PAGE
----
What we as F-1 lovers have felt for so long was a bit too ostentatious. It just shows how commercialized the sport has become. Behind the closed doors the murky deals and talks that happen are never known to us F-1 fans. I hope all of us learn not to take things at face value (with regards to F-1 or anything) and learn to make a fair assessment. Its best to get a balanced outllook. Looks like this article really will balance my thinking and will have to make some re-assessment about F-1 and what i thought it was.

Another dream lays shattered.

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Old 29th June 2014, 12:01   #3
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Default Re: What goes on behind the scenes in F1

What an amazing read this has been. Almost 10 years after It was posted.
Those were the glorious days I think. Nostalgic moments, it's like going back in time. Reading about Webber in a jaguar, HSBC, Jos Verstrapen surely bought a smile to my face. The Michael Vs Alonso, Michael Vs Juan Pablo Montaya duels were so exiting to watch. The cars then used to look so cool with their wide tail wings, real beauties. I also used to like the 1 lap qualifying at race fuel which ensure each and every driver gets his exclusive tv footage and people watching were able to judge the drivers based on their driving styles.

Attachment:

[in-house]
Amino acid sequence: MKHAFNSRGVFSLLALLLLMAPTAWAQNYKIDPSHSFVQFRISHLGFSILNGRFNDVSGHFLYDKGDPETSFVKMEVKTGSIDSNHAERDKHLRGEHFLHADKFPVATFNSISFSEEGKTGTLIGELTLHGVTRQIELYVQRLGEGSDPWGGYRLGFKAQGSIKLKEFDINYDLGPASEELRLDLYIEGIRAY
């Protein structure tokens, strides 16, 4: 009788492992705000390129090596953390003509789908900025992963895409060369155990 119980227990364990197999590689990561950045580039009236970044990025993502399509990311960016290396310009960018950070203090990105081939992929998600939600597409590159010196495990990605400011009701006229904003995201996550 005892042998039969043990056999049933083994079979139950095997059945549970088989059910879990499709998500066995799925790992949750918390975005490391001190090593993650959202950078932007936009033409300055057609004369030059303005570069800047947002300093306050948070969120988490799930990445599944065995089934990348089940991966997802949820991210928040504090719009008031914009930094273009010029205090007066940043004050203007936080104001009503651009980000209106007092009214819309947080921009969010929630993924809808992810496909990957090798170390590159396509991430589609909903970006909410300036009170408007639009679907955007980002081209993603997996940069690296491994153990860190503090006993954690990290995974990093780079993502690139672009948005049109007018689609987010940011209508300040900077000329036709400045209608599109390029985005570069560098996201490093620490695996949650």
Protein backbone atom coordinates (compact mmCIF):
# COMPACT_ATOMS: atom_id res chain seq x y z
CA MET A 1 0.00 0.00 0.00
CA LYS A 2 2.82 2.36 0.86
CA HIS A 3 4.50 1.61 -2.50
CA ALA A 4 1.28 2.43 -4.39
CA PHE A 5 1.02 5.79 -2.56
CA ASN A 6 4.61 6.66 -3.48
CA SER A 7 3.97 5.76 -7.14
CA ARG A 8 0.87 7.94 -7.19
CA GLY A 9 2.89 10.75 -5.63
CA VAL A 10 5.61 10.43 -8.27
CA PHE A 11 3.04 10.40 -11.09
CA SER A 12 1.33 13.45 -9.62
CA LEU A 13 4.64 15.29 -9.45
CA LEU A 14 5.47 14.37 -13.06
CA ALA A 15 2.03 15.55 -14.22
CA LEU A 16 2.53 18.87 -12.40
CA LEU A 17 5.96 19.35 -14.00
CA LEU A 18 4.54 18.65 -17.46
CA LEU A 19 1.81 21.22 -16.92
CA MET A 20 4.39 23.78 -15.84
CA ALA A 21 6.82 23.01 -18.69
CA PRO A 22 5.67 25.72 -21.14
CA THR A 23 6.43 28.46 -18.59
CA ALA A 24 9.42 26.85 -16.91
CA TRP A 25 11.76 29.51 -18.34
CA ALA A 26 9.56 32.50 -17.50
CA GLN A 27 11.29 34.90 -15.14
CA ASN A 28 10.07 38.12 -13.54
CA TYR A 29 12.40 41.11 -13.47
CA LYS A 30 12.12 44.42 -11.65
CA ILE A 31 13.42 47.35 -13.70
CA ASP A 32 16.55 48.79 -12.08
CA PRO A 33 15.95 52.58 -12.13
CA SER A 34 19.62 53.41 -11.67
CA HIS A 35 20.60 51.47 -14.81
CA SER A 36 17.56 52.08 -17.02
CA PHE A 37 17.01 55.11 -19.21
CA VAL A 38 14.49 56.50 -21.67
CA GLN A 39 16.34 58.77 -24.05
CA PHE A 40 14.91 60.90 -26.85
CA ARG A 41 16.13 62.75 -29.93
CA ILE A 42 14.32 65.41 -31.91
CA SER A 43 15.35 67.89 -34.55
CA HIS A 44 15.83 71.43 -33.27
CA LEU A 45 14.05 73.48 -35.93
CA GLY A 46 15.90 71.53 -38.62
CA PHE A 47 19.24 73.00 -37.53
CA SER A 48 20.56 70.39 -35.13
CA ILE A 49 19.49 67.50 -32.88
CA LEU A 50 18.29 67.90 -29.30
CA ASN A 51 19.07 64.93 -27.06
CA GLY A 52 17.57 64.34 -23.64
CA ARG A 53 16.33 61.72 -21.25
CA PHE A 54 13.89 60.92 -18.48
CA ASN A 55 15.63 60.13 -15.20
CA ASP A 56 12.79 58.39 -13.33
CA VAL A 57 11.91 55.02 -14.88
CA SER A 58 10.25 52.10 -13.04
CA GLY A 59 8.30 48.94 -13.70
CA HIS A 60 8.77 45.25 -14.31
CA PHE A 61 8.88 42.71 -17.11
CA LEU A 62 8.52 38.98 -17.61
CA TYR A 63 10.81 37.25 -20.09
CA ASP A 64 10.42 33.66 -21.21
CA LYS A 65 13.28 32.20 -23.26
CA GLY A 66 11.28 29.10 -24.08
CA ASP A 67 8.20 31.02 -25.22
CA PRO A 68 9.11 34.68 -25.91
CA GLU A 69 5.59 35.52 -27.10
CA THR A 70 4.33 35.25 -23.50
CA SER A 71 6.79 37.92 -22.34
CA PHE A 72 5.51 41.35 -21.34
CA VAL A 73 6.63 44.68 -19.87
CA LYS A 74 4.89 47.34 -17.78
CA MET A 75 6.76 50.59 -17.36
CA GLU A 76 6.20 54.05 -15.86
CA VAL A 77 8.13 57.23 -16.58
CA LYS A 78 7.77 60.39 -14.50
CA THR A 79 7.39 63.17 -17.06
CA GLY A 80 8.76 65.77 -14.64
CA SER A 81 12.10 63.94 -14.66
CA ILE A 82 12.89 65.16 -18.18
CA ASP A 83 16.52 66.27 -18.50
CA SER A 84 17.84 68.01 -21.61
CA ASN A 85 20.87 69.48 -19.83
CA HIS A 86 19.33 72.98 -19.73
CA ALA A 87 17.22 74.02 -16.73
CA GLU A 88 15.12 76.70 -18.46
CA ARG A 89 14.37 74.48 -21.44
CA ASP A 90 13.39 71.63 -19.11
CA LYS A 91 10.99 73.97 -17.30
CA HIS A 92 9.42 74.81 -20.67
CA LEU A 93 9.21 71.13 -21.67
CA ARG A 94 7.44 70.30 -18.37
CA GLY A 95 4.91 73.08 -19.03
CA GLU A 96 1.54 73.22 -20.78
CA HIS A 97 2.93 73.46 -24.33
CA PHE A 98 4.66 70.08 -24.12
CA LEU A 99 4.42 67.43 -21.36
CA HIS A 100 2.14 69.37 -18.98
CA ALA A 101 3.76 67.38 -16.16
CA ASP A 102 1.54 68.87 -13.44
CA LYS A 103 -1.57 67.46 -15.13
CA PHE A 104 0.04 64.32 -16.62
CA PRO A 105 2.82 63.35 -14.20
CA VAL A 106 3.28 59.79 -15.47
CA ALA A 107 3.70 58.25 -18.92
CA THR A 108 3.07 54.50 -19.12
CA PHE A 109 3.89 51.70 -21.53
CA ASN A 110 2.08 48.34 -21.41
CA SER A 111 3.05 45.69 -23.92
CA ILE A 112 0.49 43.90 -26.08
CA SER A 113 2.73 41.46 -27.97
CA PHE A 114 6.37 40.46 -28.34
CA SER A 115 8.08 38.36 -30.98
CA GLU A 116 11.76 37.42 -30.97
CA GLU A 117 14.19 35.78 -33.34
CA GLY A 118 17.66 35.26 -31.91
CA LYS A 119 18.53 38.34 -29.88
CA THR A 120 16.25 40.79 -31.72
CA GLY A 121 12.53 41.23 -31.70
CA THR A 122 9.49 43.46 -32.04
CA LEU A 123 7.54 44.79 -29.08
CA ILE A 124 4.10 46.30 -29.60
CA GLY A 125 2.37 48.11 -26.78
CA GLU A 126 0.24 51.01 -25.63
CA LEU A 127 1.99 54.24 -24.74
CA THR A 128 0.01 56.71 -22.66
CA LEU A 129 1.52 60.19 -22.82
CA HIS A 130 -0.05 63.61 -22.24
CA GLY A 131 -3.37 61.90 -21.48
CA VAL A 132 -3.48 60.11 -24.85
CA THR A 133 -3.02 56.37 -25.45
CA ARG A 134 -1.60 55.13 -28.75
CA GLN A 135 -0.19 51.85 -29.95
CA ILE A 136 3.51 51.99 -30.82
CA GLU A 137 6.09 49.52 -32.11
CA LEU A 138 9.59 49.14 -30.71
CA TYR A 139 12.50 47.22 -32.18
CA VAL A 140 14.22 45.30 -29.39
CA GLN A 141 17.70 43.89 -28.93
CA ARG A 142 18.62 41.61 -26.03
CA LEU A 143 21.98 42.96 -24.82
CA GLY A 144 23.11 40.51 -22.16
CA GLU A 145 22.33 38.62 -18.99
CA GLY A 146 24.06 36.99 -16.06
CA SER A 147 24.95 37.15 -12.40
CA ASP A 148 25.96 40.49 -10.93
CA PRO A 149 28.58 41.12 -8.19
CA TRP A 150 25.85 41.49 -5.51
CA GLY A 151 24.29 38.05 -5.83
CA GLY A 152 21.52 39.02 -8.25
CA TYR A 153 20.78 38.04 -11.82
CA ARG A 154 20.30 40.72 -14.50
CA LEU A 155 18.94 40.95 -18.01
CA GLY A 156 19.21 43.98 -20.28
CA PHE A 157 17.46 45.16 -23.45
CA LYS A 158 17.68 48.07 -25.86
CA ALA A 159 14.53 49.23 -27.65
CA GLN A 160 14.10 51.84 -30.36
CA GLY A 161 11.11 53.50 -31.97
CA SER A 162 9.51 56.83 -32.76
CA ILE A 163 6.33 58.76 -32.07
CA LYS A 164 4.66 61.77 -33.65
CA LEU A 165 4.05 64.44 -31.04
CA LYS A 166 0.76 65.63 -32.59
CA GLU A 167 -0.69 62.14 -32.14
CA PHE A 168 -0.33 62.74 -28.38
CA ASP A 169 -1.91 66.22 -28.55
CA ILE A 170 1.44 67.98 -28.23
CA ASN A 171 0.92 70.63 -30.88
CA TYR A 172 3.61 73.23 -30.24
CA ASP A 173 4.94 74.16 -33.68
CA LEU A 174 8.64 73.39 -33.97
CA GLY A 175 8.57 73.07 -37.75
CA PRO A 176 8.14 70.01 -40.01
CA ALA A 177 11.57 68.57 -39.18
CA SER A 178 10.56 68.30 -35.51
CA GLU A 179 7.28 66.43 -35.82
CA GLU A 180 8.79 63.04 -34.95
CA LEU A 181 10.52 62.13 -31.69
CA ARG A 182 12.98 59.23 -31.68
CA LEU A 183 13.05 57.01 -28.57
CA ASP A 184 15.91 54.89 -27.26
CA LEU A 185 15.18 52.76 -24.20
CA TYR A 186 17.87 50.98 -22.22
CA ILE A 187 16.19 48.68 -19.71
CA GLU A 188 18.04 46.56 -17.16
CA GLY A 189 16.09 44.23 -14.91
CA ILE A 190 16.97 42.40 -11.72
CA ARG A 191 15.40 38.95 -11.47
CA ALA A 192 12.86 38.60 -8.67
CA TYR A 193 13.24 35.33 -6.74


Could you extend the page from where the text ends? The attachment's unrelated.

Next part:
Last edited by Shashidl : 29th June 2014 at 12:03. Reason: spelling mistake
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Old 30th June 2014, 08:17   #4
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Default Re: What goes on behind the scenes in F1

Came across this lovely book by Di Spires :
I Just Made The Tea - Tales from 30 years inside Formula 1

Fantastic read from the days when motorhome dining would be run by a couple.